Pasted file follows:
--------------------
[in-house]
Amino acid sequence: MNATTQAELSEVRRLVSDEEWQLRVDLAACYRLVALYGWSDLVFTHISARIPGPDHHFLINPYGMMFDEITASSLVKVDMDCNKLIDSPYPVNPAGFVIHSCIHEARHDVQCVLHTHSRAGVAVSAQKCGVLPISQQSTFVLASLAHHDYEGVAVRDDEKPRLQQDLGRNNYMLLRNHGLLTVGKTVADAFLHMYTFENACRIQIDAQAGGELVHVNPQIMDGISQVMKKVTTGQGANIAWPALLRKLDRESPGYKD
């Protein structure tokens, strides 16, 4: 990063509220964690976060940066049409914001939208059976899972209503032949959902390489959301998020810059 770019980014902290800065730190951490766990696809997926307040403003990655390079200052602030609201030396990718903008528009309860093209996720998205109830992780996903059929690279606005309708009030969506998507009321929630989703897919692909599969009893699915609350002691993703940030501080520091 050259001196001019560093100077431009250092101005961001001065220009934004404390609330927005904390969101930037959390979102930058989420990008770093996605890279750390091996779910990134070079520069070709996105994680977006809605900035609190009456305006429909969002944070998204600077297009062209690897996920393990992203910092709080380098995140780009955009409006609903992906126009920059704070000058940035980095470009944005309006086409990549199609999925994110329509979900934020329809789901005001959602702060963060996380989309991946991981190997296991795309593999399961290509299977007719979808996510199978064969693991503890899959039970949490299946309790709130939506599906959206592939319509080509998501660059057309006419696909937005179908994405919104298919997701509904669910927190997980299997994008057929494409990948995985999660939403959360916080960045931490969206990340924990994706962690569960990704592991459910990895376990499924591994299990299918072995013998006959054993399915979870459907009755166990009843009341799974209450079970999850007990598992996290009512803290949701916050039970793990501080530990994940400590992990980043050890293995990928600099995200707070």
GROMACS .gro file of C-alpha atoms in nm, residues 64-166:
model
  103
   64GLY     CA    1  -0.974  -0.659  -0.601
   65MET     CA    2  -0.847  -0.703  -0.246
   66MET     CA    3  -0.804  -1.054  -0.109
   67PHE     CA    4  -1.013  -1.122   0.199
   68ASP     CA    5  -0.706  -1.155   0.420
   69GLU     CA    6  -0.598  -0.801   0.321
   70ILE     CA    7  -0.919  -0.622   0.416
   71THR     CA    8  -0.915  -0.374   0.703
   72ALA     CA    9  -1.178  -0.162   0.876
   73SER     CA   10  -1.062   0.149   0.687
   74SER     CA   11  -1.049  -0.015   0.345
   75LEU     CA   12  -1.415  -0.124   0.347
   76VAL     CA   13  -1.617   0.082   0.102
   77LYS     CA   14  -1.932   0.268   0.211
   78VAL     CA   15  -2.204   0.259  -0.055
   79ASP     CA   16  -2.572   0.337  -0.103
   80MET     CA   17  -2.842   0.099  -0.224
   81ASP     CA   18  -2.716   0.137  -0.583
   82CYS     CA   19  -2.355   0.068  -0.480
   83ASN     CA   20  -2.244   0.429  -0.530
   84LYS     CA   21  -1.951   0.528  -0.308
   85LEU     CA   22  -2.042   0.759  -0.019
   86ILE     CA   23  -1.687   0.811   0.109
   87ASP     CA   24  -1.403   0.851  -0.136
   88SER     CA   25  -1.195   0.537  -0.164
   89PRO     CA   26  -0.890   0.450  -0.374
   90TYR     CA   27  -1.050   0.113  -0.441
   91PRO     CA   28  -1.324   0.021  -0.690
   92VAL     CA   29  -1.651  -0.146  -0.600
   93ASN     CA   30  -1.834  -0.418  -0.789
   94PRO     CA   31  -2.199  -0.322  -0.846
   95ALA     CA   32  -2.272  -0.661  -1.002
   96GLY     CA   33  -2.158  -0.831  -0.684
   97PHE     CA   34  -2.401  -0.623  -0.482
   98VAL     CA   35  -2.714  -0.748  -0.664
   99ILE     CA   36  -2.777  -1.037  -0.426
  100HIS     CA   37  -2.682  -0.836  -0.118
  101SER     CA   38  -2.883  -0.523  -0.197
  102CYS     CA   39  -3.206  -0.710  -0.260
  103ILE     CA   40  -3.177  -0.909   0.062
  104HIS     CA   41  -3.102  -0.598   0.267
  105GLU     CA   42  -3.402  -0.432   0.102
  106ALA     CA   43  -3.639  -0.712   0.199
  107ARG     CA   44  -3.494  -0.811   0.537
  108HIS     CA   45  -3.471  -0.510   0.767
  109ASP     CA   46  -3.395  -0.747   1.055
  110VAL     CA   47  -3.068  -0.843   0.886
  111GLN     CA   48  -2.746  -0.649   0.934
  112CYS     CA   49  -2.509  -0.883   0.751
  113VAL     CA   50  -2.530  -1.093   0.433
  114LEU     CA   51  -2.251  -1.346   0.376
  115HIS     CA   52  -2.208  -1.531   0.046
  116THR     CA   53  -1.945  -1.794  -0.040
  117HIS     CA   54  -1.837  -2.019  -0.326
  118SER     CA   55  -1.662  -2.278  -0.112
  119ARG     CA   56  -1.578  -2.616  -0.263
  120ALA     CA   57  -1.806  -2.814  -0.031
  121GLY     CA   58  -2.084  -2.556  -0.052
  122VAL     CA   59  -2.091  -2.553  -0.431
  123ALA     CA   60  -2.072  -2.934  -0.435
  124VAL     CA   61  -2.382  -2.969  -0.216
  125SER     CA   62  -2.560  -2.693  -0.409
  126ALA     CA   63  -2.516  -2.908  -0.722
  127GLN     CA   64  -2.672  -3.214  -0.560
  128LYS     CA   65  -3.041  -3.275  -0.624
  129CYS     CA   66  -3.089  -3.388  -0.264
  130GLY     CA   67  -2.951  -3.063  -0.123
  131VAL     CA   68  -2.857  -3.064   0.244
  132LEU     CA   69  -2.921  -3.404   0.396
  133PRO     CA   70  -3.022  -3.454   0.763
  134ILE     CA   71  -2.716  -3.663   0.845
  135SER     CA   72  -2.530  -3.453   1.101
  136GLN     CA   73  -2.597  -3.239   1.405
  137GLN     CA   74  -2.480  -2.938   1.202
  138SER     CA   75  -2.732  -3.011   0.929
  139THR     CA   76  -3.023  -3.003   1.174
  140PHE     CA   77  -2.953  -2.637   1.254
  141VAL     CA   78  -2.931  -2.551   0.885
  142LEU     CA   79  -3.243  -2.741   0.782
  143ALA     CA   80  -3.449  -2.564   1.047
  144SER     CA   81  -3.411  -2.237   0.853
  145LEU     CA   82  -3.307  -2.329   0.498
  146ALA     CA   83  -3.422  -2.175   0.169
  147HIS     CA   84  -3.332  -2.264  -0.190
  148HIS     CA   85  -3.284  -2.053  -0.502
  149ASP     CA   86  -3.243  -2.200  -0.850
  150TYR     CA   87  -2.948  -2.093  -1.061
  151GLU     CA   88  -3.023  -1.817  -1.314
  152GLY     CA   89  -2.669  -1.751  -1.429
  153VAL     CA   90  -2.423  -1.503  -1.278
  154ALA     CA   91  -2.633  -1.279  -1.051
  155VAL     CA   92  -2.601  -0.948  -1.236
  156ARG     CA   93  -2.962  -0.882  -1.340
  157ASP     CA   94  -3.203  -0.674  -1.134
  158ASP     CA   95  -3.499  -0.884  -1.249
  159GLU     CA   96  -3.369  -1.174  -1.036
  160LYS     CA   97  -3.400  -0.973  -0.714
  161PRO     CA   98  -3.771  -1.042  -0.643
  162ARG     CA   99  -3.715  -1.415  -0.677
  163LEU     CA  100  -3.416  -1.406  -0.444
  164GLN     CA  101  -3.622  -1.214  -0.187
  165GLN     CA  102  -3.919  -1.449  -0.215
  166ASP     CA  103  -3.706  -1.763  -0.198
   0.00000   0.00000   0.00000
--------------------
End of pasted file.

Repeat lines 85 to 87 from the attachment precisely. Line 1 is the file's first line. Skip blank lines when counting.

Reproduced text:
  142LEU     CA   79  -3.243  -2.741   0.782
  143ALA     CA   80  -3.449  -2.564   1.047
  144SER     CA   81  -3.411  -2.237   0.853